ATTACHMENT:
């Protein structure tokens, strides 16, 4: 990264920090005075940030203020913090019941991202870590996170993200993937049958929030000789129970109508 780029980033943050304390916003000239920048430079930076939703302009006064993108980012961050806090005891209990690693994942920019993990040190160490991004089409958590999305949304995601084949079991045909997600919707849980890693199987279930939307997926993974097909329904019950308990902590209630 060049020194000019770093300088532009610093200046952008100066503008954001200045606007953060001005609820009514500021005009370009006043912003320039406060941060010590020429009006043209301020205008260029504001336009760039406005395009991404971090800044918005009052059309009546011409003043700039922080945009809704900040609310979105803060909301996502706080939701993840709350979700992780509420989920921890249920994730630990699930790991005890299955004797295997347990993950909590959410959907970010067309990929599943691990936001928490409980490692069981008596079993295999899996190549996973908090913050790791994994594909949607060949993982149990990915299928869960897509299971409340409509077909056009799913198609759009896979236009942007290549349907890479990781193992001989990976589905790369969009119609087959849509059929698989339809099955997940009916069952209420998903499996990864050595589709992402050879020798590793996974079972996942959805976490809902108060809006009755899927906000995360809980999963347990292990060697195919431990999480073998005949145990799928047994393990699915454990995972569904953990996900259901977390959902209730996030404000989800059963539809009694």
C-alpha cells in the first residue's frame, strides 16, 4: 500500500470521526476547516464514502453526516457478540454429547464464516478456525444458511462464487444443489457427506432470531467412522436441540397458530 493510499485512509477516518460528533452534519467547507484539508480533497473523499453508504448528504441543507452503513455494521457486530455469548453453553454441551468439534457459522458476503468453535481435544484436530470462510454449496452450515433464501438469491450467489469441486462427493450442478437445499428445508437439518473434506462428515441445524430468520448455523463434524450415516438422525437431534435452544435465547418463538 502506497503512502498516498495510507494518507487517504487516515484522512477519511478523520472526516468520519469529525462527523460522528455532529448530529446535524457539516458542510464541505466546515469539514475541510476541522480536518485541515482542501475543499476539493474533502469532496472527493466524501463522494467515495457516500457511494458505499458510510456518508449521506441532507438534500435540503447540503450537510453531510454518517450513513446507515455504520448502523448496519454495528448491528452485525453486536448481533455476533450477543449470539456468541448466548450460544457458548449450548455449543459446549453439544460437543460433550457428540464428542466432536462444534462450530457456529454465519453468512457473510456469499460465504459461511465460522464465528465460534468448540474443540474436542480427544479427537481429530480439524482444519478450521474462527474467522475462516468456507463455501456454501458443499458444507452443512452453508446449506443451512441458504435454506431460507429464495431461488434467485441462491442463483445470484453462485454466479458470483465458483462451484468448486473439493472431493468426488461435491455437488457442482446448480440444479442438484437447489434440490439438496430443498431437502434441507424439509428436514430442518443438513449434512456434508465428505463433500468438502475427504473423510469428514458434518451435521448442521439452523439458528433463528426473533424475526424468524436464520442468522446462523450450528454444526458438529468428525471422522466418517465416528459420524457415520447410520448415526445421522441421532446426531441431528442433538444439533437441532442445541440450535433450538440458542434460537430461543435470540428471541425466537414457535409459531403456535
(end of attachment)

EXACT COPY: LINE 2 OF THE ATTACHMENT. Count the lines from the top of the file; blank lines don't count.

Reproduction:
C-alpha cells in the first residue's frame, strides 16, 4: 500500500470521526476547516464514502453526516457478540454429547464464516478456525444458511462464487444443489457427506432470531467412522436441540397458530 493510499485512509477516518460528533452534519467547507484539508480533497473523499453508504448528504441543507452503513455494521457486530455469548453453553454441551468439534457459522458476503468453535481435544484436530470462510454449496452450515433464501438469491450467489469441486462427493450442478437445499428445508437439518473434506462428515441445524430468520448455523463434524450415516438422525437431534435452544435465547418463538 502506497503512502498516498495510507494518507487517504487516515484522512477519511478523520472526516468520519469529525462527523460522528455532529448530529446535524457539516458542510464541505466546515469539514475541510476541522480536518485541515482542501475543499476539493474533502469532496472527493466524501463522494467515495457516500457511494458505499458510510456518508449521506441532507438534500435540503447540503450537510453531510454518517450513513446507515455504520448502523448496519454495528448491528452485525453486536448481533455476533450477543449470539456468541448466548450460544457458548449450548455449543459446549453439544460437543460433550457428540464428542466432536462444534462450530457456529454465519453468512457473510456469499460465504459461511465460522464465528465460534468448540474443540474436542480427544479427537481429530480439524482444519478450521474462527474467522475462516468456507463455501456454501458443499458444507452443512452453508446449506443451512441458504435454506431460507429464495431461488434467485441462491442463483445470484453462485454466479458470483465458483462451484468448486473439493472431493468426488461435491455437488457442482446448480440444479442438484437447489434440490439438496430443498431437502434441507424439509428436514430442518443438513449434512456434508465428505463433500468438502475427504473423510469428514458434518451435521448442521439452523439458528433463528426473533424475526424468524436464520442468522446462523450450528454444526458438529468428525471422522466418517465416528459420524457415520447410520448415526445421522441421532446426531441431528442433538444439533437441532442445541440450535433450538440458542434460537430461543435470540428471541425466537414457535409459531403456535